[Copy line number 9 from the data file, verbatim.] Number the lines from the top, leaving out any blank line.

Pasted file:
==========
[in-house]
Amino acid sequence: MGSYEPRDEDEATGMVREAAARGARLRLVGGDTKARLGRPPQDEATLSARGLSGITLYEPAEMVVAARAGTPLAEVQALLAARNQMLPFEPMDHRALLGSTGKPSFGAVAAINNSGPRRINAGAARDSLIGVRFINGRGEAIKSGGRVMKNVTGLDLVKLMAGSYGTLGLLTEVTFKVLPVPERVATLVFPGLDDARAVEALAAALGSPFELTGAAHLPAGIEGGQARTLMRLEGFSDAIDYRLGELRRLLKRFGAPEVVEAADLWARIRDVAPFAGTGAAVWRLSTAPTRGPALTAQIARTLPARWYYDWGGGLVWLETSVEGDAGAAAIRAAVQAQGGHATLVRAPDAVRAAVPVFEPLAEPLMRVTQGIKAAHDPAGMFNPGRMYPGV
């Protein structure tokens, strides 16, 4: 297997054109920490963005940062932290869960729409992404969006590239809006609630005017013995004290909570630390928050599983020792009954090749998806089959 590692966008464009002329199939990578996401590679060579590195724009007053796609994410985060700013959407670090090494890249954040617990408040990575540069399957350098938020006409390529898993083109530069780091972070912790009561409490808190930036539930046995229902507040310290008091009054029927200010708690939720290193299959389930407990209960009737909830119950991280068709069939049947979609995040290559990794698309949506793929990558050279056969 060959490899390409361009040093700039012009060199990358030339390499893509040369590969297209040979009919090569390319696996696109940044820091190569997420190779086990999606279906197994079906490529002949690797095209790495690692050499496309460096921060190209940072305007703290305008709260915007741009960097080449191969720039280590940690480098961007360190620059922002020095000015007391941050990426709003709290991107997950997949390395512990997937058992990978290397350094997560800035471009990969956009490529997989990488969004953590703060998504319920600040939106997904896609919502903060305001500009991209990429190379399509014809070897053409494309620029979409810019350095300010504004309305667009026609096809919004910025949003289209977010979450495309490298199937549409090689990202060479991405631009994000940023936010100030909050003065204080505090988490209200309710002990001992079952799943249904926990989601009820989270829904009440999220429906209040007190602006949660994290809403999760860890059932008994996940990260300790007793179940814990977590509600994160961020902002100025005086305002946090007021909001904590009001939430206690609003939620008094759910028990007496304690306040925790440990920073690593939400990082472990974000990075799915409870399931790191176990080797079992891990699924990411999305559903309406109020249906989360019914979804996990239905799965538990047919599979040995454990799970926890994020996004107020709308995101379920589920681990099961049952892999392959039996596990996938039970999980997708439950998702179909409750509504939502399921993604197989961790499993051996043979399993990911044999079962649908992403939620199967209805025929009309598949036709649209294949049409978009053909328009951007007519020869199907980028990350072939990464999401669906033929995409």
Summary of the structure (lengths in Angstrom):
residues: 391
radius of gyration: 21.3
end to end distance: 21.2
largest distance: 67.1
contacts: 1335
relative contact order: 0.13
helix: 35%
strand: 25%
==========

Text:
contacts: 1335